Randomised controlled trials (RCTs) were eligible if they investigated disulfiram in various doses with or without a control group and/or investigated disulfiram against placebo, no treatment, or other medical or behavioral treatments. Patients had to be aged 15 years or older and be diagnosed with an alcohol use disorder. Alcohol use disorders were defined as an intake of alcohol above 20g/day for women and above 30g/day for men and included hazardous and harmful use as well as the alcohol dependency syndrome. The primary outcome was continuous intake below 20g/day for women and 30g/day for men, including abstinence at follow-up. Included studies had to have used an intention-to-treat analysis. Studies which combined disulfiram with other treatments were excluded.
Most studies were of male patients with alcohol dependence according to the Diagnostic and Statistical Manual of Mental Disorders (DSM) or International Statistical Classification of Diseases and Related Health Problems (ICD) classification systems. Patients in some studies were undergoing detoxification at study onset. In a few studies, some patients were expected to have been abstinent before enrolment. Baseline alcohol consumption ranged from six to seven units (each of 12g) per day, to nine to 11 units (each of 10g) per day. Studies were published from 1979 to 2010 in India, Denmark, USA, Austria, Finland and Italy.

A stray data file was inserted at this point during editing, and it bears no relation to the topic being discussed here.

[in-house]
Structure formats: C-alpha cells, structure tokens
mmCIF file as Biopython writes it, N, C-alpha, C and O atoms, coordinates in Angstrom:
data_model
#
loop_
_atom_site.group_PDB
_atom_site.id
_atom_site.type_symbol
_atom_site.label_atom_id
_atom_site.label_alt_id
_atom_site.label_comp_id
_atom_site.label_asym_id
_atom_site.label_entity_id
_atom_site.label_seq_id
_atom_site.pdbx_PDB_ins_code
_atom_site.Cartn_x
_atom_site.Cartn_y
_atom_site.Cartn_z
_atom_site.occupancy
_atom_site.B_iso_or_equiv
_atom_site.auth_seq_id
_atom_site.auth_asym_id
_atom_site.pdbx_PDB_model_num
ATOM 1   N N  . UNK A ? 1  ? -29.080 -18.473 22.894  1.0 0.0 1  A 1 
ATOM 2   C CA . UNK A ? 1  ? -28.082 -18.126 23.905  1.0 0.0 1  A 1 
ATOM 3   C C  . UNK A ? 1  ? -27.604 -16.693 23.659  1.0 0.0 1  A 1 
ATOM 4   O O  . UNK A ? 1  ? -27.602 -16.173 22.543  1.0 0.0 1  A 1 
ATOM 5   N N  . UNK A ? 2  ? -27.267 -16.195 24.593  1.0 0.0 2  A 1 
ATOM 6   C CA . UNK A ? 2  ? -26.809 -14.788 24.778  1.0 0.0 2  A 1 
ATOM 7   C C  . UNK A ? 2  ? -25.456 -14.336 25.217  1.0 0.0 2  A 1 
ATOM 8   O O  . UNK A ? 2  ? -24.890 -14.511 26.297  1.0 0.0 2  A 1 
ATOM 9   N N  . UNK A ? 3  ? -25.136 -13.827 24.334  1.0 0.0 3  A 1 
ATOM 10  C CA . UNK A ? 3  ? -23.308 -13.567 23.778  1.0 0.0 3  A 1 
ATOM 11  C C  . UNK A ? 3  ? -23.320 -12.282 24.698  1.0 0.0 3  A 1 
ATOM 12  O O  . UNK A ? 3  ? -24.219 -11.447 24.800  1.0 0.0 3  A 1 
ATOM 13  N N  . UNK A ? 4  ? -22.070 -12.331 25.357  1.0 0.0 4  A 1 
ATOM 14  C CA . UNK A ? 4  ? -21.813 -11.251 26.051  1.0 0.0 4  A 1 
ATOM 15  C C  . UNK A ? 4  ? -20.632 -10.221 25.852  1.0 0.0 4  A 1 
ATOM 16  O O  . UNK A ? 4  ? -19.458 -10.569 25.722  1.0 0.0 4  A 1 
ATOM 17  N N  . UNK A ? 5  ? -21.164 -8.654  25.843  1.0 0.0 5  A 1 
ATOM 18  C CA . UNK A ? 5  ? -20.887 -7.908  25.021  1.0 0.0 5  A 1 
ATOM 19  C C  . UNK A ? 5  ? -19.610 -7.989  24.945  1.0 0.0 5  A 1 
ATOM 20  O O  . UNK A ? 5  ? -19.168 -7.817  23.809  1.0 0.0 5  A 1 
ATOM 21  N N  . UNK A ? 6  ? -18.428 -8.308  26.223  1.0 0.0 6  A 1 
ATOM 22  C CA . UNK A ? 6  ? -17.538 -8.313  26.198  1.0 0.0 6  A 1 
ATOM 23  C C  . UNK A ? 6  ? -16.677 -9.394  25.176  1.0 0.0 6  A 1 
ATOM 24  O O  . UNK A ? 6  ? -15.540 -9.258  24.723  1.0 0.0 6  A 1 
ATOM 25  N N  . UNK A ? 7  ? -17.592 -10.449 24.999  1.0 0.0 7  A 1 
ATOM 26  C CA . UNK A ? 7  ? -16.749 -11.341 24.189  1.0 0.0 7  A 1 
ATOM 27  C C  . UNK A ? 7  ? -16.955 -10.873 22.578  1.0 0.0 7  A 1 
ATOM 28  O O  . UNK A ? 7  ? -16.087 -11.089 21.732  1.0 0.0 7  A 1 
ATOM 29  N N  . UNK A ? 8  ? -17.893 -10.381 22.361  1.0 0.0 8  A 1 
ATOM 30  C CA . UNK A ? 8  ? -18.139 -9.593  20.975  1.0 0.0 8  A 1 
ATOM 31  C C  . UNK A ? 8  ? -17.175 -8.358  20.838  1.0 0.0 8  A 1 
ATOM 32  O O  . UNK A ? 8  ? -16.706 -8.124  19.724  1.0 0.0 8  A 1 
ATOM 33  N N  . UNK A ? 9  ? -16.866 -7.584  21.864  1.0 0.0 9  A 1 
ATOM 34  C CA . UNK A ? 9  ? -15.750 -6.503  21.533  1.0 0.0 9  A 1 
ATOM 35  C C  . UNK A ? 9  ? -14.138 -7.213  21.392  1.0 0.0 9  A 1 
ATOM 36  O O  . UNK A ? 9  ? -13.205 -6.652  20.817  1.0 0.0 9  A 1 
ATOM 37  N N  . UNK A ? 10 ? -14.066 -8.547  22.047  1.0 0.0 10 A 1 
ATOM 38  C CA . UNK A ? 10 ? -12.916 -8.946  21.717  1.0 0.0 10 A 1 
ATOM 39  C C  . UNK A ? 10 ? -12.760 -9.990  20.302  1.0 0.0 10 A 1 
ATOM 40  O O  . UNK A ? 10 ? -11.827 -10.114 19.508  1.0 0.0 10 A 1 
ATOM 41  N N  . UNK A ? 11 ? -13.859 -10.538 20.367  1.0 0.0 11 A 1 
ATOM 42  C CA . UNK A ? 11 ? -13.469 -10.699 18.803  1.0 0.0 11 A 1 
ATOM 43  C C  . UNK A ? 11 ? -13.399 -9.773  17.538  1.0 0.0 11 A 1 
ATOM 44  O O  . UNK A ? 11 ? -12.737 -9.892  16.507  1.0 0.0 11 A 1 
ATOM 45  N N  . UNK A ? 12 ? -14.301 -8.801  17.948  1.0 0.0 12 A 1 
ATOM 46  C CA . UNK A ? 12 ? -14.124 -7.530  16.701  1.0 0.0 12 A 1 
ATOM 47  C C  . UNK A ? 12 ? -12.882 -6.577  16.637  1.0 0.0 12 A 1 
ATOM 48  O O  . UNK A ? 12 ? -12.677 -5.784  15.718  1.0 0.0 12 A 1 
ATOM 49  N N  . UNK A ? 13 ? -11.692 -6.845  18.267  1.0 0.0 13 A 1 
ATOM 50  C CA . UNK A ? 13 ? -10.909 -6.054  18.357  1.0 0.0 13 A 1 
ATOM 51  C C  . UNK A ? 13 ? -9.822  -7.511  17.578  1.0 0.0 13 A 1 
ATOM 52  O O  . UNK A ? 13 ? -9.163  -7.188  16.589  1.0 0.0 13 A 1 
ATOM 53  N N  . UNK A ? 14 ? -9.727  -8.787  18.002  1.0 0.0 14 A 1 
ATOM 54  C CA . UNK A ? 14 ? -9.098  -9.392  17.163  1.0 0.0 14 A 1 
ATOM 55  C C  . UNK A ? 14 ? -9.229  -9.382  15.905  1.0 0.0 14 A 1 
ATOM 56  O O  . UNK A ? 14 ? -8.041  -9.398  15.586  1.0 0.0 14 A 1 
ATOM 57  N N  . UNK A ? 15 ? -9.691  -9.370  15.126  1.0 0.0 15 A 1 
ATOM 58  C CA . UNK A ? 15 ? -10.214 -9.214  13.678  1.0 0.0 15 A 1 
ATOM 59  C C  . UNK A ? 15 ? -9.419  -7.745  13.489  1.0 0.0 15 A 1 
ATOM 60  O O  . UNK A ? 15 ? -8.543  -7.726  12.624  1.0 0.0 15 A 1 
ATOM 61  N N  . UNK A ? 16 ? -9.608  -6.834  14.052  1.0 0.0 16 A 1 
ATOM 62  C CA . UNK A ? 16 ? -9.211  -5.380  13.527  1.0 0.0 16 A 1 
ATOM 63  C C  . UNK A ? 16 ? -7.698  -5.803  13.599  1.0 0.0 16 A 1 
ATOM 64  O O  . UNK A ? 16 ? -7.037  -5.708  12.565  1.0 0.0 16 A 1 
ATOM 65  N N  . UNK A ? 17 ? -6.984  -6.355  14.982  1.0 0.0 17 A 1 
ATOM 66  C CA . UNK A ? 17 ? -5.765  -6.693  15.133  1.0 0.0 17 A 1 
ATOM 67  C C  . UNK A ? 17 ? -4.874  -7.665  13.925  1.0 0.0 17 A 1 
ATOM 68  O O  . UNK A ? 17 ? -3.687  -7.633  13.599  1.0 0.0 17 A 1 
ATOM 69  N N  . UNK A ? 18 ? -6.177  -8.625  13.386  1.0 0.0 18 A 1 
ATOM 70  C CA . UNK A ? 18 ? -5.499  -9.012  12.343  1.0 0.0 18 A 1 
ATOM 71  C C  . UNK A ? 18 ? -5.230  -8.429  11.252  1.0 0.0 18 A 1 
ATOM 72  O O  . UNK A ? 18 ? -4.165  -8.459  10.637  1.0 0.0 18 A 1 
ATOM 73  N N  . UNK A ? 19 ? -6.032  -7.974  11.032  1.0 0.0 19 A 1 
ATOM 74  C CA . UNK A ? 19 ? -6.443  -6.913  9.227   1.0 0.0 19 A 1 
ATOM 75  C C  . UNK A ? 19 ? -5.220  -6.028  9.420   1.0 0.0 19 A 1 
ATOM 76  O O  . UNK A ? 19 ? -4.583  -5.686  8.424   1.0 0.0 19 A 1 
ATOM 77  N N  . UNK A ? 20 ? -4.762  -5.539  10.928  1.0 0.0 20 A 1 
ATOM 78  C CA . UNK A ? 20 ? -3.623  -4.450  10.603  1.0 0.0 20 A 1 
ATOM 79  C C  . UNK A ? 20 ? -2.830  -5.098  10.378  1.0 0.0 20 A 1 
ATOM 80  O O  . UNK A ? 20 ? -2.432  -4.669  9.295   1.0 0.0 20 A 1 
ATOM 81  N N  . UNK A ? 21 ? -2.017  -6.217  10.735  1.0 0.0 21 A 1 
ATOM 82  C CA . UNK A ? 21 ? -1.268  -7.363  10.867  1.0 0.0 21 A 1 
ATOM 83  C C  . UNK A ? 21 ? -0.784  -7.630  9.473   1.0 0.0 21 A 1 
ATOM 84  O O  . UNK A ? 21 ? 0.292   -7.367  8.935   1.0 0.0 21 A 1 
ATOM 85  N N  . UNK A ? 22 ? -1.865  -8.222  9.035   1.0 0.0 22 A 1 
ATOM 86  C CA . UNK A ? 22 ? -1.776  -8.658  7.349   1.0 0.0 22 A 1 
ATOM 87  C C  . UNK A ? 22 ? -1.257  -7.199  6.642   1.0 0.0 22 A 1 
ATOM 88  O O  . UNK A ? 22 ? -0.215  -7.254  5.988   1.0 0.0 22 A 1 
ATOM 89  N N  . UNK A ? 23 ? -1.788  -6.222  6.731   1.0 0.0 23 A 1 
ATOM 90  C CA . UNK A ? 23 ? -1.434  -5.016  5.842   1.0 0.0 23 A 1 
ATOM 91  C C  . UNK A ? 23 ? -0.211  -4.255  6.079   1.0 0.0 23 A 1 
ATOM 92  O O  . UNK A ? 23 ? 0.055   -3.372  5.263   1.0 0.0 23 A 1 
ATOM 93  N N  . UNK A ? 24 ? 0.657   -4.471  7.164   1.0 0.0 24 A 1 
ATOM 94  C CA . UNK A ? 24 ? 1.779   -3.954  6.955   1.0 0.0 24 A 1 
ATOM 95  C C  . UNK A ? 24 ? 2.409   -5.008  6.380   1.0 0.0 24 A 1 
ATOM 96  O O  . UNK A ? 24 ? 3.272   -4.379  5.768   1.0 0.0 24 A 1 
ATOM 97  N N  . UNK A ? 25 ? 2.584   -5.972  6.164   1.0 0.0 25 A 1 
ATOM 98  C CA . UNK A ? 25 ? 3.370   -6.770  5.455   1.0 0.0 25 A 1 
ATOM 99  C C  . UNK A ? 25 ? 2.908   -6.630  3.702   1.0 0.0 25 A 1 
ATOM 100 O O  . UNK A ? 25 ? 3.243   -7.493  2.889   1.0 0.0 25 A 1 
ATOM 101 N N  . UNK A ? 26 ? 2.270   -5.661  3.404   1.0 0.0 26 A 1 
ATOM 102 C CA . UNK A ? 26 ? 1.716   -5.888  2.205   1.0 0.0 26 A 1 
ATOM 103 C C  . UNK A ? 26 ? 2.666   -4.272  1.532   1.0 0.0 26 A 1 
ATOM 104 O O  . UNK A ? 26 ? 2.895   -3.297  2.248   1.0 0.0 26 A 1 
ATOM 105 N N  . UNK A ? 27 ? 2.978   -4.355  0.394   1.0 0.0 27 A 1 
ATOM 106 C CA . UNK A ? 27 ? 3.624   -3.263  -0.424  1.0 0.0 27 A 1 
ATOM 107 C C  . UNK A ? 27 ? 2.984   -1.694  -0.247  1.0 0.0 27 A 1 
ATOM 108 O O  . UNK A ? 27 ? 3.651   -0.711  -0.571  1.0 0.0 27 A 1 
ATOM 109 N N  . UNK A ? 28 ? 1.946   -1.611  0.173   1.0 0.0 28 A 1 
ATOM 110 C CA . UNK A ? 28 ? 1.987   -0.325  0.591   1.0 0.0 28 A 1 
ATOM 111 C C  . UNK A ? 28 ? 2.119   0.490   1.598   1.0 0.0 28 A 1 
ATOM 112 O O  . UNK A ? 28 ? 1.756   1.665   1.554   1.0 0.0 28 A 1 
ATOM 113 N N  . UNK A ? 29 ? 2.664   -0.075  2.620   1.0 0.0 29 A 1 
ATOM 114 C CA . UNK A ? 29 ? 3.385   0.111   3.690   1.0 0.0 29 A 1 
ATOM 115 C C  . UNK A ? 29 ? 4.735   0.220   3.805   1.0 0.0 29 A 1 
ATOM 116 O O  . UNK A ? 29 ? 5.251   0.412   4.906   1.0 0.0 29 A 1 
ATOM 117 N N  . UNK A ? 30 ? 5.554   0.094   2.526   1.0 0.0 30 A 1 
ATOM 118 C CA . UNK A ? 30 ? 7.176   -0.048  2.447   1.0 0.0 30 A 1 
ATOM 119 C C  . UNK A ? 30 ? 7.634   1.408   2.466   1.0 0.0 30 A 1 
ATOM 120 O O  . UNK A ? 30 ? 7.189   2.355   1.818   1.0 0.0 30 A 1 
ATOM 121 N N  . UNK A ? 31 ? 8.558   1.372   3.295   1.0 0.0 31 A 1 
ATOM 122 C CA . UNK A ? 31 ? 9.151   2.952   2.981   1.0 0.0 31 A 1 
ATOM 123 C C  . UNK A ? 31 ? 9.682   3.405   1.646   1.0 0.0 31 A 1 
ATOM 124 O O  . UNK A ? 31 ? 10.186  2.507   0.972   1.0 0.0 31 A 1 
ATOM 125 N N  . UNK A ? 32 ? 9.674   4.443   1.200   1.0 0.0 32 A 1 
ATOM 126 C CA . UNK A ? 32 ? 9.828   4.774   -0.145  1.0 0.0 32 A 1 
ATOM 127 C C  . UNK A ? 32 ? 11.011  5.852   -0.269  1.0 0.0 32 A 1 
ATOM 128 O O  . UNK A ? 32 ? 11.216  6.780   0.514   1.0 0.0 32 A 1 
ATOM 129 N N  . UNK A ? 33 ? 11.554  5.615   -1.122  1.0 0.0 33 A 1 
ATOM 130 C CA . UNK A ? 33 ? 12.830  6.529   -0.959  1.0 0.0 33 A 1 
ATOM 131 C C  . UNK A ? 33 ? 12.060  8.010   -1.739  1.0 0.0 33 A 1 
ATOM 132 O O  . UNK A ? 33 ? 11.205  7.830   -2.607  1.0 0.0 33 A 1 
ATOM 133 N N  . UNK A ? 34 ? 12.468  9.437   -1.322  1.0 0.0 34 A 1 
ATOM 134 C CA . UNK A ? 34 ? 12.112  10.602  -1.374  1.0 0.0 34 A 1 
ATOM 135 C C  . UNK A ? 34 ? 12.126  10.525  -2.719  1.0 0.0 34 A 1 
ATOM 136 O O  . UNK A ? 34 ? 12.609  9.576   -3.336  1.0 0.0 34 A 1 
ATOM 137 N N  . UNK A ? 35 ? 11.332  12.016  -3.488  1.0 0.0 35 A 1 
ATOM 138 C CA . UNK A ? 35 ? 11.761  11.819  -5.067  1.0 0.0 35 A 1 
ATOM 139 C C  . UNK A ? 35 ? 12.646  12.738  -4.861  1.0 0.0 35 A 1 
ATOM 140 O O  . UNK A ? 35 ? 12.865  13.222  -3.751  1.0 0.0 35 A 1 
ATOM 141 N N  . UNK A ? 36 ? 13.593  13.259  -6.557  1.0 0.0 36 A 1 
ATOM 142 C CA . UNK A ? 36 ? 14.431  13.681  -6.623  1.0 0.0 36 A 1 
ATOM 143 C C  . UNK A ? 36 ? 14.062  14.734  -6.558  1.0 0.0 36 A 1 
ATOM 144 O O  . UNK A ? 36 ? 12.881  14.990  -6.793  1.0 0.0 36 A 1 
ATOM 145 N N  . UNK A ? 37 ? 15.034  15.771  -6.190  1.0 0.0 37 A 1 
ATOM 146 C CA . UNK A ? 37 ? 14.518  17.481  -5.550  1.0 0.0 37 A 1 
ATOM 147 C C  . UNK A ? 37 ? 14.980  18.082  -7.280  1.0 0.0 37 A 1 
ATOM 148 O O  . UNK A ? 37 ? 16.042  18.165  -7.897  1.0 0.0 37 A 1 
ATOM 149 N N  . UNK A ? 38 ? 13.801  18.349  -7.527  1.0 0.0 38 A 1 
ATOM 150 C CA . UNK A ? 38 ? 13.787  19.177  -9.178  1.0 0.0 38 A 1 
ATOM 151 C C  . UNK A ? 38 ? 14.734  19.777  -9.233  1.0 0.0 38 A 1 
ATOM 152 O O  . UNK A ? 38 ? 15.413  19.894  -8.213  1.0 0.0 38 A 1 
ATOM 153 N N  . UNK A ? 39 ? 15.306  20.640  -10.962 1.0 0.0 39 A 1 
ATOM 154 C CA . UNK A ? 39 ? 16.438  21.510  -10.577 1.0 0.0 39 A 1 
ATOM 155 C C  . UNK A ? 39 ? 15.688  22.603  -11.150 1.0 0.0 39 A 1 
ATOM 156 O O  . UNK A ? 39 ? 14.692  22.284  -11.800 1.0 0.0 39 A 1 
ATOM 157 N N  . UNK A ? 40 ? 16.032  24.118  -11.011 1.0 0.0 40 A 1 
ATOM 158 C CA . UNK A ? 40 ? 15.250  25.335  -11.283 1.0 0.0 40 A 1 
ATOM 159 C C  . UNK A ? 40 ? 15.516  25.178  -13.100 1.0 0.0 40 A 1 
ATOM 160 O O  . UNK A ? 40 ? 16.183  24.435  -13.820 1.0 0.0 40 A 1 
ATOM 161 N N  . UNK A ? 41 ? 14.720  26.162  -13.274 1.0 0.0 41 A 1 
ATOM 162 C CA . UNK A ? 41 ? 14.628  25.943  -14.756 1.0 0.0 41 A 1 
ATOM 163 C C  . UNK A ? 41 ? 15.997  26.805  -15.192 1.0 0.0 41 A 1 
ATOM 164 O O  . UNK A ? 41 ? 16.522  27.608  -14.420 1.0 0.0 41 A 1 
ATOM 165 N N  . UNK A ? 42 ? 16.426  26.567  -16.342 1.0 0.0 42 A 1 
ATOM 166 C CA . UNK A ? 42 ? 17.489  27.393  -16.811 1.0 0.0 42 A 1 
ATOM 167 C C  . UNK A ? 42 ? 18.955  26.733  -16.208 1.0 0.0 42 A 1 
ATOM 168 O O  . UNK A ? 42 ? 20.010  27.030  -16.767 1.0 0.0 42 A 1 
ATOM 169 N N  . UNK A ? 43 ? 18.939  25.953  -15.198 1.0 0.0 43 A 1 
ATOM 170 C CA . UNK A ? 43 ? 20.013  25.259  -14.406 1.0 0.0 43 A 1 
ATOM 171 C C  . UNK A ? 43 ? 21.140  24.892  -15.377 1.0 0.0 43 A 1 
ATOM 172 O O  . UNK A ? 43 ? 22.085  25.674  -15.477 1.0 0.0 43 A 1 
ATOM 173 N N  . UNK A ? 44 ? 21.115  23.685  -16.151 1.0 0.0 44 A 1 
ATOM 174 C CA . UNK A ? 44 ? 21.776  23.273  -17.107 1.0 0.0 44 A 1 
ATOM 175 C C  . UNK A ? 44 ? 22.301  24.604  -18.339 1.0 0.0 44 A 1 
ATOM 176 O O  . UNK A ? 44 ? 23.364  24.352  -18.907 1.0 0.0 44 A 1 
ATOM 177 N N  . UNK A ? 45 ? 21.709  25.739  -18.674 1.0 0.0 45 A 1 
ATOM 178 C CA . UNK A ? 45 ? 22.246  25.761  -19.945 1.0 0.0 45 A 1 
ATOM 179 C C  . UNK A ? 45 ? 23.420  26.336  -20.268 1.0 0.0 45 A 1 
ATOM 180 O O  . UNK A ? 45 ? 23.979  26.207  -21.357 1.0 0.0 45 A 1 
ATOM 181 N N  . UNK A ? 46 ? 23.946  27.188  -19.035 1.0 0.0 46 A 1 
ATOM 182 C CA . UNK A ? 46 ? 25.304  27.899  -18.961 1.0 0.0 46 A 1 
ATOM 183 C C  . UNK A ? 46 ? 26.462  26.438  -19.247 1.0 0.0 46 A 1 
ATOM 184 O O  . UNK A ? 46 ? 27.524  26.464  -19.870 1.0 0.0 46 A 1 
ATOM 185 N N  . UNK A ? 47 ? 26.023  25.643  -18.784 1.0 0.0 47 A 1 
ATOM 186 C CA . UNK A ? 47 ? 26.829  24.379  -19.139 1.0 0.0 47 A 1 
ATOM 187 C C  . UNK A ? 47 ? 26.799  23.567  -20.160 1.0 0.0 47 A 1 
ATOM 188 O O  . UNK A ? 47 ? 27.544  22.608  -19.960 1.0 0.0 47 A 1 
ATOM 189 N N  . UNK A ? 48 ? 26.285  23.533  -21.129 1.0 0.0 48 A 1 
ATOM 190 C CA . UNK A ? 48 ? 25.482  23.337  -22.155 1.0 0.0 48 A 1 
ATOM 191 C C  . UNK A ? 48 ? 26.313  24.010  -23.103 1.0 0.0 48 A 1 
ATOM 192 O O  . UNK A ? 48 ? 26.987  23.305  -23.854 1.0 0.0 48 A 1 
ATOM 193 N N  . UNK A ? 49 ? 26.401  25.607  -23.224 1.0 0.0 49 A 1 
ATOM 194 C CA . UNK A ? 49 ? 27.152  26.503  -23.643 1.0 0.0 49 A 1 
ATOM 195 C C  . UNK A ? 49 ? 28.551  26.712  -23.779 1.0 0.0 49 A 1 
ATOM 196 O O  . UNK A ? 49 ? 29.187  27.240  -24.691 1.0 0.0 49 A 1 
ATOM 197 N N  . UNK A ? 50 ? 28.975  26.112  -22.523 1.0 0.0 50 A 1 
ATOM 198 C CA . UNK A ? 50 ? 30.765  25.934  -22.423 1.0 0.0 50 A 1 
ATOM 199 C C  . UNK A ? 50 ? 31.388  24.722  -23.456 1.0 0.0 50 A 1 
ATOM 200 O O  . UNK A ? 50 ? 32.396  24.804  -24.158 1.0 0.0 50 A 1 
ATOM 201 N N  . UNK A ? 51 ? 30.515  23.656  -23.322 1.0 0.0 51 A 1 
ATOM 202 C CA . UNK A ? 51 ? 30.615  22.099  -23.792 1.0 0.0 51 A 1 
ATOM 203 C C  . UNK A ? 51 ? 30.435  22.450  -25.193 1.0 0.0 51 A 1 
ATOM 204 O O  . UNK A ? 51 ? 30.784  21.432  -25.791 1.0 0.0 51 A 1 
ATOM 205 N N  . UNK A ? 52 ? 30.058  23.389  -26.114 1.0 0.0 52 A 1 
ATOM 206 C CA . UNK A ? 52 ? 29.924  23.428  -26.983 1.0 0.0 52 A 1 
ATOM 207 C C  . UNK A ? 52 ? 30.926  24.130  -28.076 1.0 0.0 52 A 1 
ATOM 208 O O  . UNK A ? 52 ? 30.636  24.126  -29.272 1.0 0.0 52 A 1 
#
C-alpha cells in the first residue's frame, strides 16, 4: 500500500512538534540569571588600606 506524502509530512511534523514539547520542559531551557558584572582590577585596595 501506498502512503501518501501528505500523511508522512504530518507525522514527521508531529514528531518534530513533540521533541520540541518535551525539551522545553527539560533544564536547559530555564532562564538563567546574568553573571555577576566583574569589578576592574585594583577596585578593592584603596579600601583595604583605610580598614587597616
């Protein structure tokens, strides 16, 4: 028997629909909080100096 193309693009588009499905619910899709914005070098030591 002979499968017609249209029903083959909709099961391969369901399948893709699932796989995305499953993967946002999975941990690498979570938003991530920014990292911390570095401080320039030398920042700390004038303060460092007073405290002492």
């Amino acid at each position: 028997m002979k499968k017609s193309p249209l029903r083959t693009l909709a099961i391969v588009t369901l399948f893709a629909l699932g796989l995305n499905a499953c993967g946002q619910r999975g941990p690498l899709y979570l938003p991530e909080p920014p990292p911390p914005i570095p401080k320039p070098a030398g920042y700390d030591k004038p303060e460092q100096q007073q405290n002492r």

Disulfiram doses were mostly 200 or 250mg per day, although doses of 1mg (considered as placebo) or 800mg per day were also used. Comparators included placebo, no treatment, acamprosate, topiramate, naltrexone, riboflavine, and G-hydroxybutyrate. In most studies patients also received (voluntary) cognitive therapy, psychotherapy, or alcohol counselling. The median compliance rate was 85% (range 19 to 100), and the median follow-up rate was 93% (range 18 to 100). Outcome definitions varied across trials.
Two reviewers independently selected studies for inclusion.